The opinion of the court was delivered by: David G. Larimer, United States District Court Judge.
Plaintiff, Joseph S. Goncalves, appearing pro se, commenced this action
under 42 U.S.C. § 1983. The complaint asserts a claim under the
Fourth Amendment to the United States Constitution against Investigator
Reynolds*fn1, arising out of defendant's preparation and prosecution of
a felony complaint against plaintiff in November 1997. Defendant has
moved to dismiss the complaint pursuant to Rule 12(b)(6) of the Federal
Rules of Civil Procedure, or in the alternative, for summary judgment
under Rule 56. Plaintiff has cross-moved for summary judgment on the
issue of liability.
The underlying facts are largely undisputed. Plaintiff, who is
currently an inmate in the Collins Correctional Facility in Collins, New
York, was at all times relevant to this action detained at the Yates
County (New York) Jail ("the Jail"). Plaintiff's detention followed his
arrest on October 28, 1997 by officers of the Yates County Sheriff's
Department ("the Sheriff's Department"), for certain felony drug and
weapons offenses, as well as several violations of the Vehicle and
Traffic Law. On that same date, Judge Danny M. Hibbard of the Penn Yan
Village Court ordered plaintiff to be held without bail, based on
plaintiff having two previous felony convictions. Defendant's Ex. D.
On November 9, 1997, plaintiff was involved in a fight with Robert
Yonge, an inmate at the Jail. Yonge suffered a fractured nose in the fight.
As a result of this altercation, officers of the Sheriff's Department
undertook an investigation of what had occurred. They took statements
from plaintiff, Yonge, and another inmate, Derrick Hankins, who had
witnessed the fight. The officers also took photographs of Yonge and of
the scene where the fight took place.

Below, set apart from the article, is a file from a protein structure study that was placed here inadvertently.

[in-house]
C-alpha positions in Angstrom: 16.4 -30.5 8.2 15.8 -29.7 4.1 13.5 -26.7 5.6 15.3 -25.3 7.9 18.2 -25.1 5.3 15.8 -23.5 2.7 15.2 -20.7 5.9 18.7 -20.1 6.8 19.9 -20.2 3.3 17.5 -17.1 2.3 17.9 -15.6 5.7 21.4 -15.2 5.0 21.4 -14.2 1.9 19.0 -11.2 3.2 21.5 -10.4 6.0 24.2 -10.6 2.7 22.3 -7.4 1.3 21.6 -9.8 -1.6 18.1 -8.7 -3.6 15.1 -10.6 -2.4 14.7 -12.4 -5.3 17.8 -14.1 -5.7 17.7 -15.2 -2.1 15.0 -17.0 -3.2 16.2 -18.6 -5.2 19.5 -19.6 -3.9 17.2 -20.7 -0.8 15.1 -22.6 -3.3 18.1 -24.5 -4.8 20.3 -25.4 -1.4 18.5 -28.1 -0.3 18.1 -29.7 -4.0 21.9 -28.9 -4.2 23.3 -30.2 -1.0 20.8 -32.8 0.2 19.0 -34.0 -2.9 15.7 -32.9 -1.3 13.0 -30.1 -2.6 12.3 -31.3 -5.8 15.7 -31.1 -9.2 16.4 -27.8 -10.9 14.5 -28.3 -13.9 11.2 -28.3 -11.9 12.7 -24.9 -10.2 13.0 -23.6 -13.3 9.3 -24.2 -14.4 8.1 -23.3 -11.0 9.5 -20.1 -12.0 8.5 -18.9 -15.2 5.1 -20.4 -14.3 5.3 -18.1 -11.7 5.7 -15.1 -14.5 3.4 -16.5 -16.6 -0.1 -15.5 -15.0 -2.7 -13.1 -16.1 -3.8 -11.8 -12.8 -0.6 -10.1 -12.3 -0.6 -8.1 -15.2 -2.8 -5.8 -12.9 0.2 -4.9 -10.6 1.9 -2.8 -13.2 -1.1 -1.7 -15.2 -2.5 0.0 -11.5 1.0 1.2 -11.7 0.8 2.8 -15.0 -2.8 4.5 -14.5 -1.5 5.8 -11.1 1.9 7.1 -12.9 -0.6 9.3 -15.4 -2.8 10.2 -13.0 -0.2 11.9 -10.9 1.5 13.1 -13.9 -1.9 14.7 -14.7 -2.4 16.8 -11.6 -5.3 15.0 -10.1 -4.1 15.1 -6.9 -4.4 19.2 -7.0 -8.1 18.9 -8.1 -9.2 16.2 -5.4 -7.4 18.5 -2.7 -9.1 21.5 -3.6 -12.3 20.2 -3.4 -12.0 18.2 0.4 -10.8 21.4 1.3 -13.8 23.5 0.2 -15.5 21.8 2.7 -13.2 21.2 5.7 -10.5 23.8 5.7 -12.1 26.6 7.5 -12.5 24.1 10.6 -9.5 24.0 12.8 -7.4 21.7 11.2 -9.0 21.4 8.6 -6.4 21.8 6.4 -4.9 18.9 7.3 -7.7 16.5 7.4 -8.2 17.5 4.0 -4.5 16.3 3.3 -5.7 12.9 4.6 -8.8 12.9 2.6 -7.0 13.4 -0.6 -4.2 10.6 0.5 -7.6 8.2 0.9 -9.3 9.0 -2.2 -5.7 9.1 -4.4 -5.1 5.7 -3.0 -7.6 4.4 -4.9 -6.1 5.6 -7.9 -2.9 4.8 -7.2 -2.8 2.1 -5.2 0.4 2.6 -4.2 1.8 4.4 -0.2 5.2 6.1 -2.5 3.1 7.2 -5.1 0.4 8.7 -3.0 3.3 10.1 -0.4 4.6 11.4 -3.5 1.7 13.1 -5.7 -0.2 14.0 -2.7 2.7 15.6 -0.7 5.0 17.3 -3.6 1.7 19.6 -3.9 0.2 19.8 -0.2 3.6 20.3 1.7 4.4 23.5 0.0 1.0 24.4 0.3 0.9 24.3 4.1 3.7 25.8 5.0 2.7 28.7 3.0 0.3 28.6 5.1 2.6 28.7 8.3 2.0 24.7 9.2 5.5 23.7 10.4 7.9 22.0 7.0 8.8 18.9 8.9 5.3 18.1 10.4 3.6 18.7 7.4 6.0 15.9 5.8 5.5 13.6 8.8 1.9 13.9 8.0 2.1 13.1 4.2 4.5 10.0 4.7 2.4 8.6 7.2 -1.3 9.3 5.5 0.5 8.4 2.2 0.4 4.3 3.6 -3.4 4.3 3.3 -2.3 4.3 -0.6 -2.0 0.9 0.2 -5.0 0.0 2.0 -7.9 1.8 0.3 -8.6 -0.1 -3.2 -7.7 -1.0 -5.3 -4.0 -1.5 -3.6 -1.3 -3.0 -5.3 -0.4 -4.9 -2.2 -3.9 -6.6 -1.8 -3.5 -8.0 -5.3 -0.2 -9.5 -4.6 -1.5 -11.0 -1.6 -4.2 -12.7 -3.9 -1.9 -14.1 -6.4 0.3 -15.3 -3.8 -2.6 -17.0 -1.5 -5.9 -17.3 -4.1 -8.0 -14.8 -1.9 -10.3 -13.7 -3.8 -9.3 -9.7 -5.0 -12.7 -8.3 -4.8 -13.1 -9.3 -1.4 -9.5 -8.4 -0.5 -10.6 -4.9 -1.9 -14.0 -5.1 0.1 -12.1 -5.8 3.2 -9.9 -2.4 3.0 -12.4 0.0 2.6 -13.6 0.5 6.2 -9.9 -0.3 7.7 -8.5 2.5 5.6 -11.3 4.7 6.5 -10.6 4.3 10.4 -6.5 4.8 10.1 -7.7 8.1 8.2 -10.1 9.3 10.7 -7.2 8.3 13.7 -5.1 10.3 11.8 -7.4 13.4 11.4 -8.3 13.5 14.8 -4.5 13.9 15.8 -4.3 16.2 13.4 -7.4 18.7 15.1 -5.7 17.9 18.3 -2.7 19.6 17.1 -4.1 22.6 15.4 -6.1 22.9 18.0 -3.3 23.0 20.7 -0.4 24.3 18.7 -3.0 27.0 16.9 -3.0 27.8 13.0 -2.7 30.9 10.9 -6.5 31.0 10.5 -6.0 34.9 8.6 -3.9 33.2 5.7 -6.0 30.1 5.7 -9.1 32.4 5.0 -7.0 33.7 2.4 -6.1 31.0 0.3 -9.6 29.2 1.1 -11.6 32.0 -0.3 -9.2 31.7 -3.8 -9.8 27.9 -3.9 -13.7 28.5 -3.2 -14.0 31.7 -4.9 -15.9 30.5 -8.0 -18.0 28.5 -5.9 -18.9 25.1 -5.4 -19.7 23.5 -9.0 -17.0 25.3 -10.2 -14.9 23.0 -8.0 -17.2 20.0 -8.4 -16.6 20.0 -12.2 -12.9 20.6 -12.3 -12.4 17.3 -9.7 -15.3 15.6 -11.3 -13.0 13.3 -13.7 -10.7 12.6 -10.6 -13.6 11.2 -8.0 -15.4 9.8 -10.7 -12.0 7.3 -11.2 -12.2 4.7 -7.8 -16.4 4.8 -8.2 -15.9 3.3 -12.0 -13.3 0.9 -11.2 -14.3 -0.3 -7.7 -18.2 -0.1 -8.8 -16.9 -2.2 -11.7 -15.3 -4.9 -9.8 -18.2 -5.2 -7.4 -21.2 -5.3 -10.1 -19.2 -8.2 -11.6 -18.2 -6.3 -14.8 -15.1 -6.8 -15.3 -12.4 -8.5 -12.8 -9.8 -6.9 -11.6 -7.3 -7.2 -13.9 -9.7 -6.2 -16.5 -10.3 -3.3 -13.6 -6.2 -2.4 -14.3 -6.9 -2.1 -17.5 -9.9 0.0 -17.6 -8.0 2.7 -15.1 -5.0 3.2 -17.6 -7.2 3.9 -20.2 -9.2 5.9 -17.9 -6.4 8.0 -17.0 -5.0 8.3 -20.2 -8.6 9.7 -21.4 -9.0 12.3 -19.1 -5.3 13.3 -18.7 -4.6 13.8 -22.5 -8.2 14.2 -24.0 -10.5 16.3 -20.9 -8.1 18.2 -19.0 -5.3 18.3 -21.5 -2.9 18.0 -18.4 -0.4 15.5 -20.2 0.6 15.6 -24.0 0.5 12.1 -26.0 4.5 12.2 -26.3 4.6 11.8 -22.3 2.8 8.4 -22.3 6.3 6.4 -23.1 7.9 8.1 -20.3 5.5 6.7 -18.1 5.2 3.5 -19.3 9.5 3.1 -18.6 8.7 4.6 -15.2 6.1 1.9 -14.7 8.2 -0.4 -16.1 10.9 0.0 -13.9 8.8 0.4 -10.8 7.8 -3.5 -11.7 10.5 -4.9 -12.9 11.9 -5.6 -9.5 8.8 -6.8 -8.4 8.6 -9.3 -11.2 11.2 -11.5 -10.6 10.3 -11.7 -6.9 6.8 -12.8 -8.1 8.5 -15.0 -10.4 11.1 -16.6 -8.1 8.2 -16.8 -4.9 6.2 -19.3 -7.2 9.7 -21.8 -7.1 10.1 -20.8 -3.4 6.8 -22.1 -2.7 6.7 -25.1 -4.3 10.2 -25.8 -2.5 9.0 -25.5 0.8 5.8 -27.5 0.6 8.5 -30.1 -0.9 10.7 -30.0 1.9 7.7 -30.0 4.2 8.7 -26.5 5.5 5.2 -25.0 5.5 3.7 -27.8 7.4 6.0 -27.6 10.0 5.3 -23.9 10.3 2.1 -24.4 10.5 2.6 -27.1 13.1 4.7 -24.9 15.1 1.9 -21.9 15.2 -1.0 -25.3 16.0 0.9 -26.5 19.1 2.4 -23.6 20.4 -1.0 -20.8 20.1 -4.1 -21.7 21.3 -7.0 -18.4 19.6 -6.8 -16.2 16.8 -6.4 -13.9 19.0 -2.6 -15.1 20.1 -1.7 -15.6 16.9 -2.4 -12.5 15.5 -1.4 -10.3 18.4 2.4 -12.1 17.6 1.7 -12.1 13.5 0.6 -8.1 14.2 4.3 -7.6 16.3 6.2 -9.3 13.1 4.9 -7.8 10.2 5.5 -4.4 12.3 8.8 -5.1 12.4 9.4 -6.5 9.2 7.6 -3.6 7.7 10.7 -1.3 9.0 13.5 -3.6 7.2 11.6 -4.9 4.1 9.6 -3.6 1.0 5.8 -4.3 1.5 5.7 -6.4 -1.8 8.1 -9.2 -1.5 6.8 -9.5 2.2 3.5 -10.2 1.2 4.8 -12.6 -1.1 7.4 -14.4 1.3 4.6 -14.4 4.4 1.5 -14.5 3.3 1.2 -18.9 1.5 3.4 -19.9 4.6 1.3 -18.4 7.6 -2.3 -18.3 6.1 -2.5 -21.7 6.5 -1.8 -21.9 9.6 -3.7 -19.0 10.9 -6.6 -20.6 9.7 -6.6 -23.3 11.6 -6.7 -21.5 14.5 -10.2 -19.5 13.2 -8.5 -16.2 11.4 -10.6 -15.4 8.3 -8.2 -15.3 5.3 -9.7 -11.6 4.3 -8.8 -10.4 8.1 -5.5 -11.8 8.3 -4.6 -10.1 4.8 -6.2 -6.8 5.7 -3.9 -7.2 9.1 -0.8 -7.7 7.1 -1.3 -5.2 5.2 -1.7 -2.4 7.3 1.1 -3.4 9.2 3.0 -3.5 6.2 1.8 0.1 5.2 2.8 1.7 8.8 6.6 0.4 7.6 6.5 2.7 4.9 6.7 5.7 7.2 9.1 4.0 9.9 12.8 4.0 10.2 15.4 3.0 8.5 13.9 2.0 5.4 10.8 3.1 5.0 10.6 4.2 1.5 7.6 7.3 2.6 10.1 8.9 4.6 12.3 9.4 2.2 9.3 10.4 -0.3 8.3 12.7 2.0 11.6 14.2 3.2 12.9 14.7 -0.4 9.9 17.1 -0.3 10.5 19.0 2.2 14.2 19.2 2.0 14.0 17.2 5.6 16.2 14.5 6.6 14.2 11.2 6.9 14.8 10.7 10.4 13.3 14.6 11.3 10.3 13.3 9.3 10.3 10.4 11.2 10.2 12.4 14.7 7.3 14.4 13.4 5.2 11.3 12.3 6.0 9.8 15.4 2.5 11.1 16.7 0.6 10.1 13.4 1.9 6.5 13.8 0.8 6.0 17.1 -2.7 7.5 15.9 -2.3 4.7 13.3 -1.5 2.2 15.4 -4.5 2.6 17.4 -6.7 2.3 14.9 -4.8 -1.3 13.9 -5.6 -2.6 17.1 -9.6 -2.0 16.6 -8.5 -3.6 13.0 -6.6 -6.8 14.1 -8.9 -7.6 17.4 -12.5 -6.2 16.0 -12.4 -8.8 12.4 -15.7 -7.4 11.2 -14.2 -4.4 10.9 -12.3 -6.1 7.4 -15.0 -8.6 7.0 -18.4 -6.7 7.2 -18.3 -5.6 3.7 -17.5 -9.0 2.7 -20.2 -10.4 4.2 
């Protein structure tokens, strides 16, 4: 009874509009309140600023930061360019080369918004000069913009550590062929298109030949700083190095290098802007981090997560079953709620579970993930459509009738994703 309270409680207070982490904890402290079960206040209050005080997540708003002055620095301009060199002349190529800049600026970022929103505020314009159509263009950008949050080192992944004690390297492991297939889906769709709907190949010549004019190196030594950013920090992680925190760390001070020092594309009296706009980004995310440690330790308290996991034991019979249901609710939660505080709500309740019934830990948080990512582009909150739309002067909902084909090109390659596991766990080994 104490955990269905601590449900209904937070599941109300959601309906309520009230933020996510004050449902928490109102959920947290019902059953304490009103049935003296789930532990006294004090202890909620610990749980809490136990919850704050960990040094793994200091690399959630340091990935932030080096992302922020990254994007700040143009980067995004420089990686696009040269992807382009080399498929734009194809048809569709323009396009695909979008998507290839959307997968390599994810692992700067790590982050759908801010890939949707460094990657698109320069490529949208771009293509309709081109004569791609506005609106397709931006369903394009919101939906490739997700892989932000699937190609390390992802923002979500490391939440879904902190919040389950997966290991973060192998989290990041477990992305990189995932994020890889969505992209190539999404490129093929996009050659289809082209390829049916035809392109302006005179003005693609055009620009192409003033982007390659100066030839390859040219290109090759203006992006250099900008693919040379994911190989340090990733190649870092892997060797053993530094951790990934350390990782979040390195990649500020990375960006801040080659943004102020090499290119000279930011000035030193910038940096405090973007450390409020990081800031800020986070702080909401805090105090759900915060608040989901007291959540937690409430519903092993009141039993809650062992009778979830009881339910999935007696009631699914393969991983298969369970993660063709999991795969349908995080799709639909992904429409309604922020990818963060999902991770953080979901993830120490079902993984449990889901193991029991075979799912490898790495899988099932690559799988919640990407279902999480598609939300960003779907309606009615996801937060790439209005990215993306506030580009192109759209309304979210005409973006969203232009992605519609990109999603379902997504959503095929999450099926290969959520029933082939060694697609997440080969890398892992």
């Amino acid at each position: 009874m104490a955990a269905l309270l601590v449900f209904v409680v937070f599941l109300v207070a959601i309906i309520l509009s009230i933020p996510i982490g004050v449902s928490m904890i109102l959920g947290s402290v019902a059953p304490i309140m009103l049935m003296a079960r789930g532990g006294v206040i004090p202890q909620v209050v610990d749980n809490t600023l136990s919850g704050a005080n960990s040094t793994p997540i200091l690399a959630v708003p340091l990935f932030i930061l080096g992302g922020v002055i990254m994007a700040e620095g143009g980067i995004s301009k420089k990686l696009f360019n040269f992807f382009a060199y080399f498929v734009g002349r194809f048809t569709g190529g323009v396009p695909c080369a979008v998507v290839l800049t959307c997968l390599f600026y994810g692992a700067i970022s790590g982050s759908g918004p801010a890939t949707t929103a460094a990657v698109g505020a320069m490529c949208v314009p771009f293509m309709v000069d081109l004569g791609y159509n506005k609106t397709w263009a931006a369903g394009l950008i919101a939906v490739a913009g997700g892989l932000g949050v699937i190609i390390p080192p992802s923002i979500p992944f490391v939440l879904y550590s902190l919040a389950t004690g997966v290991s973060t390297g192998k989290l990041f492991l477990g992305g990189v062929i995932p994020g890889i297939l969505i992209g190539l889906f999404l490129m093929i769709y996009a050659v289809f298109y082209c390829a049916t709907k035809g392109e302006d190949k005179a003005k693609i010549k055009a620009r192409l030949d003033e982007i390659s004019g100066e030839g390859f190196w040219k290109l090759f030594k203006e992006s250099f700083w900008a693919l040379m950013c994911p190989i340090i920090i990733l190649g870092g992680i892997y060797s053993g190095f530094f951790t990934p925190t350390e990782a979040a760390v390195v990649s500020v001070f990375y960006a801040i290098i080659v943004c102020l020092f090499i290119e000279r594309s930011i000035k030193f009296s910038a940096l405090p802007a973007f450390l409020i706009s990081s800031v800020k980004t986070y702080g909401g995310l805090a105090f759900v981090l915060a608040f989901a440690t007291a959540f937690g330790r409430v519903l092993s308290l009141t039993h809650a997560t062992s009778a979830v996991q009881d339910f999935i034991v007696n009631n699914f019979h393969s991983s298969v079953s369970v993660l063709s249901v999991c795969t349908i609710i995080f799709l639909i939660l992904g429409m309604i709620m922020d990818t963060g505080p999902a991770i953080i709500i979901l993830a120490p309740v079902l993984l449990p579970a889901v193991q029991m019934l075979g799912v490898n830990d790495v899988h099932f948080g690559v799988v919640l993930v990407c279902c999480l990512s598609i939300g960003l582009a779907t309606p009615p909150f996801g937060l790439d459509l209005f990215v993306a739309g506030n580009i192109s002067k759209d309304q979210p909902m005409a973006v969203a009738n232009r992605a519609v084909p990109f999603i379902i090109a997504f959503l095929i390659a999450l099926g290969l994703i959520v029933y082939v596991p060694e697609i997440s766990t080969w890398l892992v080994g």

Following plaintiff's arraignment on November 24, on December 8, 1997,
Judge Hibbard ordered plaintiff to be held for Grand Jury, based on Judge
Hibbard's finding that reasonable cause existed that plaintiff had
committed the offense charged. Defendant's Ex. L.
On January 30, 1998, the assault charge was presented to the Grand
Jury, which subsequently issued a "No Bill" terminating the charge. On
February 6, 1998, Yates County Court Judge W. Patrick Falvey issued a
Sealing Order of No Indictment on the assault charge.
Throughout this time period, plaintiff remained detained at the Jail.
Although plaintiff alleges that he was detained on the assault charge,
and that the pendency of the assault charge "demolish[ed] the plaintiff's
chances of bail on his previous charge[s]" stemming from his October 28
arrest, there is no evidence to suggest that plaintiff would have been
freed on bail had it not been for the assault charge, particularly since
the order directing that he be held without bail was entered prior to the
fight with Yonge.
Plaintiff filed the complaint in this action on November 30, 2000. The
complaint asserts a claim of false arrest, based on plaintiff's
allegation that he acted in self-defense when he struck Yonge. Plaintiff
seeks compensatory and punitive damages totalling five million dollars.
Defendant contends that the complaint must be dismissed on the ground
that Reynolds's actions are protected by absolute prosecutorial
immunity. Plaintiff responds that this doctrine does not shield defendant
from liability because Reynolds is not a district attorney, or even an
attorney at all, but a criminal investigator.
It is well established that "in initiating a prosecution . . ., the
prosecutor is immune from a civil suit for damages under § 1983."
Imbler v. Pachtman, 424 U.S. 409, 430 (1976). The purpose of this
immunity is to avoid having the prosecutor feel "constrained in making
every decision by the consequences in terms of his own potential
liability in a suit for damages." Id. at 424-25. See also Day v.
Morgenthau, 909 F.2d 75, 77 (2d Cir. 1990), cert. denied, 506 U.S. 821
(1992); Schloss v. Bouse, 876 F.2d 287, ...